This is a story I would love to see told on the big screen. It's one that, unfortunately, is of incredible relevance as we slip back into the moral nihilism and selfish hatred that catalyzed World War II and the Holocaust.
My grandfather's story of survival began in a plane over Normandy, wound through the fields of Occupied Europe and into the street of Paris before taking an unexpected segue into Buchenwald Concentration Camp. It's not a tale for the faint of heart, but then survival is never a pretty business.
Below is just the opening teaser; I have the entire treatment plus plenty of notes, contacts, references, so on and so forth. What I need is someone with the courage and resources to bring this story to life.
Over a black screen:
“I pretended not to have seen, I pretended not to have heard, because I didn’t want to be responsible.”
- Adalbert Lallier, Former SS Officer and retired Concordia Economics professor
June 8th, 1944, 01:30 in the morning. With the invasion of Normandy two days ago, the Allied Forces have at last gained a toe-hold in Europe. Bombers are being sent over France to smash Nazi depots and train stations, disrupting their supply lines to the front.
One of these, a Halifax bomber with a Canadian crew, has been deployed to take out a rail yard near Paris. Compared to many of their previous targets, this is a light assignment – the crew doesn’t expect any surprises.
They are wrong.
The Halifax’s four engines rumble in the pre-dawn darkness. A voice whispers, “approaching target – get ready.” The hum of the engines changes pitch as the plane descends, and is joined by the explosive thuds of anti-aircraft fire from the ground. The muffled noises are swallowed by a near-to-ear eruption; the plane is hit.
The darkness is broken by the blink of the pilot’s eyes. The pilot is a young man, twenties – he turns his head left, craning to see the impact site. His eyes widen as he sees the entire port wing is on fire, and spewing black smoke. He curses. Within the tight quarters of the plane – chaos. Airmen scream over the noise. Shouting to be heard over the ruckus, the pilot gives the order to bail out even as he tries to put out the fires that have sparked up.
Barely 21 years old, wireless operator Ed Carter-Edwards from Smithville, Ontario throws on his parachute pack and lines up at the hatch. The man in front of him jumps – Ed freezes, stares blindly. The moment, the commotion around him – for precious seconds, Ed is removed from everything, lost in his own mental space, as if something is trying to hold him back. Behind him, his fellow airman, Tom, shouts – something. When Ed doesn’t respond, Tom kicks Ed out of the hatch. The sudden drop brings Ed back to his senses; he shakes off the shock and looks around as the others pull their ripcords. The blazing Halifax lights up the sky as it drops, a smoke trail extending behind it. Nazi fire bursts around the former occupants of the downed bomber. Young Ed pulls open his own chute, which he has not tightened as well as he should – the force as he’s pulled upward nearly splits him in half. Ed watches wide-eyed as, from the darkness, the plane that brought his down – a Focke-Wulf 190 – flies past like a shark circling its prey. Looking down, the Canadian sees the outline of the River Seine, and nearby, the lights of a small village. The Halifax crashes into the ground, sending up a fireball as the fuel and bombs ignite.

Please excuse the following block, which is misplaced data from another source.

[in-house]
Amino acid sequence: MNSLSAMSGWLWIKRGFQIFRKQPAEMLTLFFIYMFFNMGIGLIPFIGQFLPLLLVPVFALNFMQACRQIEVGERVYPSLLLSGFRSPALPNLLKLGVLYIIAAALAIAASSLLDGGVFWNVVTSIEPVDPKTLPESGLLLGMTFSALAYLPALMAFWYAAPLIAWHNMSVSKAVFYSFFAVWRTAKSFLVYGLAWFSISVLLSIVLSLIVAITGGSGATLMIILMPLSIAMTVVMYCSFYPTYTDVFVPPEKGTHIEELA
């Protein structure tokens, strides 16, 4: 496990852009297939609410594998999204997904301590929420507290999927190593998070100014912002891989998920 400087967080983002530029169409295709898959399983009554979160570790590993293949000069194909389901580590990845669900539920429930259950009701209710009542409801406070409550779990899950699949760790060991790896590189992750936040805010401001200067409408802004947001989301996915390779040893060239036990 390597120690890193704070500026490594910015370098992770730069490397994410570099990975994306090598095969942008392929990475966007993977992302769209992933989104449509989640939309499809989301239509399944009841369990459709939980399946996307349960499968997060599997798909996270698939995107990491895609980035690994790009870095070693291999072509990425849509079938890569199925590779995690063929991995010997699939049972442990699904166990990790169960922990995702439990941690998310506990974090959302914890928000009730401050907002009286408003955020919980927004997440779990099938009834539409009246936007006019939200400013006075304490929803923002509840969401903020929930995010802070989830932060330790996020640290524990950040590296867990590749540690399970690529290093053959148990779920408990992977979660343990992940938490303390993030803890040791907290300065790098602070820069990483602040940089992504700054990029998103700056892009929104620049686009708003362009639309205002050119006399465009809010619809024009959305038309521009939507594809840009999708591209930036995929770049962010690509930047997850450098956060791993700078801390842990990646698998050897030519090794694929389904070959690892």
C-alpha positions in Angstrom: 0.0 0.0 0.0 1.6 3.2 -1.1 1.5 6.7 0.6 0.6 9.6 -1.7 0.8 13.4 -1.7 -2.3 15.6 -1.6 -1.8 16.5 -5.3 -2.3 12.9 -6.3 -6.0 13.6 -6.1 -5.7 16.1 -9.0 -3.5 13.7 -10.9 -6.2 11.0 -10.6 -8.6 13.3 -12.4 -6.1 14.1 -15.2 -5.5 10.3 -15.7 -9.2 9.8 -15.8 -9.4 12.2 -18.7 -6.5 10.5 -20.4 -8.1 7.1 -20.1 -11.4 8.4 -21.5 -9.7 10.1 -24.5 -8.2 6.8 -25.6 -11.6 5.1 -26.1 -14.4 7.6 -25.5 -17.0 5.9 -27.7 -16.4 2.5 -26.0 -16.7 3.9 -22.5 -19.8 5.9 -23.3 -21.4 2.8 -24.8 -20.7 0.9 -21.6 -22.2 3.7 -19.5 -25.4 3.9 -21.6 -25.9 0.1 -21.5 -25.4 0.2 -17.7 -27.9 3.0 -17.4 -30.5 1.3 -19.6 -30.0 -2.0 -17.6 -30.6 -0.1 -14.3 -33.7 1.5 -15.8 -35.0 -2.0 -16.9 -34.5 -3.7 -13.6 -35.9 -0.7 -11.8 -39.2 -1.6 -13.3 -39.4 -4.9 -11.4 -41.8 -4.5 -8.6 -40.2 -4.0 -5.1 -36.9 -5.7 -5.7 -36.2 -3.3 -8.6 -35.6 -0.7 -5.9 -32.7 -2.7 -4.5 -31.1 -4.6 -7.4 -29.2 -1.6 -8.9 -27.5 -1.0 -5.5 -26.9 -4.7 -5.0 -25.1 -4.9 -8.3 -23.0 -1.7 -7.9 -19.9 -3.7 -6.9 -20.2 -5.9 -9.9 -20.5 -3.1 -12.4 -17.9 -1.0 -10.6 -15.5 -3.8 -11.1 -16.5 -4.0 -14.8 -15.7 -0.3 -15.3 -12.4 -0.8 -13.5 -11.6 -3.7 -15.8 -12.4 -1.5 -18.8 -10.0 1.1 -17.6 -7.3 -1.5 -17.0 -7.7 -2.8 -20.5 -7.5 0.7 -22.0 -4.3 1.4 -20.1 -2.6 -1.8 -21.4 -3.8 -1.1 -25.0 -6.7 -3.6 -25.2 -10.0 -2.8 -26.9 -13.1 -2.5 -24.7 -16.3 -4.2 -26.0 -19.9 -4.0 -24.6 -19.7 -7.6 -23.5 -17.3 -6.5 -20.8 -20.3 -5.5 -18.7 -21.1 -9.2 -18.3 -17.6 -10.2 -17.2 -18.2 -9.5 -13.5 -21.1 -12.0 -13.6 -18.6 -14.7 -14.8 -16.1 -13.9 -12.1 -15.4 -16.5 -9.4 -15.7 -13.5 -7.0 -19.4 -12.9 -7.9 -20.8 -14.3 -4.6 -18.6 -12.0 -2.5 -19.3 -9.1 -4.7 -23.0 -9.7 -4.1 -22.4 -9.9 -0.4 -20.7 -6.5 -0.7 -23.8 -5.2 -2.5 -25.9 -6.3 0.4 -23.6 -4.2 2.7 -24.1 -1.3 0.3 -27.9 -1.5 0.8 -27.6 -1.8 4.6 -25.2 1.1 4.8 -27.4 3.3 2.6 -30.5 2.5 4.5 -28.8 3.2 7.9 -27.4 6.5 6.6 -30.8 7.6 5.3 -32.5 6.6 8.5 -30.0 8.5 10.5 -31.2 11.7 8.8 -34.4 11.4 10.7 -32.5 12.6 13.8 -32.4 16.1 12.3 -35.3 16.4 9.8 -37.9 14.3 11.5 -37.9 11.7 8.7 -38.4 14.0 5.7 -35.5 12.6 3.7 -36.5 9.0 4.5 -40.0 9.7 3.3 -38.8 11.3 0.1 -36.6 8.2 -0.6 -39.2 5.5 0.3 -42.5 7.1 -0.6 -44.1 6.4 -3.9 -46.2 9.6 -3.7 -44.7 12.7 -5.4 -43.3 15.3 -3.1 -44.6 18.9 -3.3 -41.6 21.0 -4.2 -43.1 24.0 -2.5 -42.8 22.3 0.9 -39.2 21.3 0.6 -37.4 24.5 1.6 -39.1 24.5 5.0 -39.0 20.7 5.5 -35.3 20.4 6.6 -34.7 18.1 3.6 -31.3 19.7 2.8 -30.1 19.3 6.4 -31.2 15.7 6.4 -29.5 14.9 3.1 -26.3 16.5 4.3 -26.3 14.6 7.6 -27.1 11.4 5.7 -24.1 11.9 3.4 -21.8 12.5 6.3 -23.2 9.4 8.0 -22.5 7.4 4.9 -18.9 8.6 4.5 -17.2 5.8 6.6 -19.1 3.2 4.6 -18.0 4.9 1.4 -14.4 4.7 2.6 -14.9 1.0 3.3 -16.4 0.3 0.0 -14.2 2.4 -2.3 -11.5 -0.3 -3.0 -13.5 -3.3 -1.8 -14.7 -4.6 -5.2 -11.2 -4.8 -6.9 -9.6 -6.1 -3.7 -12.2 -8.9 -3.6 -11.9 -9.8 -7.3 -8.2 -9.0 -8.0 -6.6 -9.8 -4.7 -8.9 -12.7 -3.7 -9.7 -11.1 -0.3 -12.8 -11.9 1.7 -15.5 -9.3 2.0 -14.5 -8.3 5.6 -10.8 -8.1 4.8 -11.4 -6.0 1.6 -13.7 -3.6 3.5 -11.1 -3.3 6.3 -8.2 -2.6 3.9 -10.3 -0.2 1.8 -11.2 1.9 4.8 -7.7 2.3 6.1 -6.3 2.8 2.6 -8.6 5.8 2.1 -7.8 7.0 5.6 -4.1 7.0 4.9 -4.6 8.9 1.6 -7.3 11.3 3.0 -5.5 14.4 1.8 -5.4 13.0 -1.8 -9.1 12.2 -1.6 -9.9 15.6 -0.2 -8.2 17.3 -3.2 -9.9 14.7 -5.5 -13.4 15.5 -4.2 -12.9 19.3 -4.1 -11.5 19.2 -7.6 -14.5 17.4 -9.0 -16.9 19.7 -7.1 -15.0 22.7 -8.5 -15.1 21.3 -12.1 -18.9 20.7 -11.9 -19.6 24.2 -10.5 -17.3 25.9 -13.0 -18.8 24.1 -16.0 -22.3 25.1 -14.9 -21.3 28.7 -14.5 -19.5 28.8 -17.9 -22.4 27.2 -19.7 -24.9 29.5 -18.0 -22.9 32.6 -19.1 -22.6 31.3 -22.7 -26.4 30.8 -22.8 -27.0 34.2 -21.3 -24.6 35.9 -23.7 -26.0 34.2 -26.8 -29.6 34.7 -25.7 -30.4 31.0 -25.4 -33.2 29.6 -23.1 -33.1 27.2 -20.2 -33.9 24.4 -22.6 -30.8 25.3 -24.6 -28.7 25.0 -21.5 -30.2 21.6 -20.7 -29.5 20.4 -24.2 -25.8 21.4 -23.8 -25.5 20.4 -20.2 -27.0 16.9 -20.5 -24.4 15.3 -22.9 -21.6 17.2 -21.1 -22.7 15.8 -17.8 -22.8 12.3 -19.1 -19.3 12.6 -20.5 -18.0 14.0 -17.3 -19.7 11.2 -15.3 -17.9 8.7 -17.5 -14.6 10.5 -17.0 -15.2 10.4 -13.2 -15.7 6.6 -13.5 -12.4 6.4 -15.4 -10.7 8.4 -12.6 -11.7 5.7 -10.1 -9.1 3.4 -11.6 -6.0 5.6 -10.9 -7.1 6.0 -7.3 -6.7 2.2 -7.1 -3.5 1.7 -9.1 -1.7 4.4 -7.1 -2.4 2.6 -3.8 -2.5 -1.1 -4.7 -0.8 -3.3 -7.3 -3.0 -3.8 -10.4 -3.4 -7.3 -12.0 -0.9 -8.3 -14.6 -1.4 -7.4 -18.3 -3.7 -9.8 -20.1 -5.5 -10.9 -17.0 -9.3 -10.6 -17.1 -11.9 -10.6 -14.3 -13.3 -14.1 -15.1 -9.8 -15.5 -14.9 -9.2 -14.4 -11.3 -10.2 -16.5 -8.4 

The young airman touches down hard in a pitch-black field, cracking his chin with his knees. He has not been trained on how to land. In the distance, the wreckage of his plane burns, a black plume of smoke reaching up towards the starless sky. He’s deep in the French countryside, far behind enemy lines. Completely alone, he realizes the Nazis must already be on the look-out for survivors. Ed separates himself from his parachute, wraps it up to stow away, all the while scanning the horizon, trying to guess where his fellow airmen might have landed. Ed double-checks that he has his emergency kit, then takes off at a run for the nearby forest. He stops – running parallel to him but 20 metres off, silhouetted by the firelight from the plane, is another figure.
For a second, Ed stands, quietly. Hopefully, the gunner figures it must be one of the boys, and shouts out, “Who is it? It’s Ed!” A relieved voice calls back, “It’s Tom!” The tension is immediately cut in half – even one friendly face makes a difference. They run to each other, slap each other on the shoulders – “Ed, what happened to you up there?” “I dunno – I just.. froze. Hey, we can talk later – let’s get out of here”.
They make for the woods. Under the cover of trees, they stow their chutes in the bushes. The young men run through the woods in the direction of the village they saw from above. They hear voices, freeze. When the voices have passed on, the men decided to spread out – that way, if one gets caught, they can warn the other. Tom runs first; Ed counts to ten, then takes off after him. To the right, a light comes on, blasting the woods in a white-blue glow; it’s followed by loud voices. Ed stumbles, drops. Waits as long as he dares, then, running flat out, he rushes after his friend. In the darkness, Ed comes to a fork in the road.
He looks to the left. Looks to the right. Back. In as loud as a voice as he dares, Ed calls out Tom’s name. No answer. Again – silence. Cursing under his breath, the lights and noise still behind him, Ed takes the right-handed path. It’s a choice he will live to regret.